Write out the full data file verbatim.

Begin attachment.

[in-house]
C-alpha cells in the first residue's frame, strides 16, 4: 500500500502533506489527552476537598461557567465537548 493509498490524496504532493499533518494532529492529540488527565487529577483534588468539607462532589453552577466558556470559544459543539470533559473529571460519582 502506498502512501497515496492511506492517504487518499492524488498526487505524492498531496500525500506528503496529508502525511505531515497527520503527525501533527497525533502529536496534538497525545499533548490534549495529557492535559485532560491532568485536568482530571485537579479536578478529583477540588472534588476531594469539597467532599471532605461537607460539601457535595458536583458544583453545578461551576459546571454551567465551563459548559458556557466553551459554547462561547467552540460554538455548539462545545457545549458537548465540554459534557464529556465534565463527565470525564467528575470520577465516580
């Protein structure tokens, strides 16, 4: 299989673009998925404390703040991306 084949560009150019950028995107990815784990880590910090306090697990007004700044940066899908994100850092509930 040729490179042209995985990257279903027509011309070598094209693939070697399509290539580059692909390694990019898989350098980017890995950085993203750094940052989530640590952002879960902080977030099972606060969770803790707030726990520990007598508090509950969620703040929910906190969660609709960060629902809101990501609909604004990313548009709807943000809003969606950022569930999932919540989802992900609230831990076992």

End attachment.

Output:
[in-house]
C-alpha cells in the first residue's frame, strides 16, 4: 500500500502533506489527552476537598461557567465537548 493509498490524496504532493499533518494532529492529540488527565487529577483534588468539607462532589453552577466558556470559544459543539470533559473529571460519582 502506498502512501497515496492511506492517504487518499492524488498526487505524492498531496500525500506528503496529508502525511505531515497527520503527525501533527497525533502529536496534538497525545499533548490534549495529557492535559485532560491532568485536568482530571485537579479536578478529583477540588472534588476531594469539597467532599471532605461537607460539601457535595458536583458544583453545578461551576459546571454551567465551563459548559458556557466553551459554547462561547467552540460554538455548539462545545457545549458537548465540554459534557464529556465534565463527565470525564467528575470520577465516580
């Protein structure tokens, strides 16, 4: 299989673009998925404390703040991306 084949560009150019950028995107990815784990880590910090306090697990007004700044940066899908994100850092509930 040729490179042209995985990257279903027509011309070598094209693939070697399509290539580059692909390694990019898989350098980017890995950085993203750094940052989530640590952002879960902080977030099972606060969770803790707030726990520990007598508090509950969620703040929910906190969660609709960060629902809101990501609909604004990313548009709807943000809003969606950022569930999932919540989802992900609230831990076992």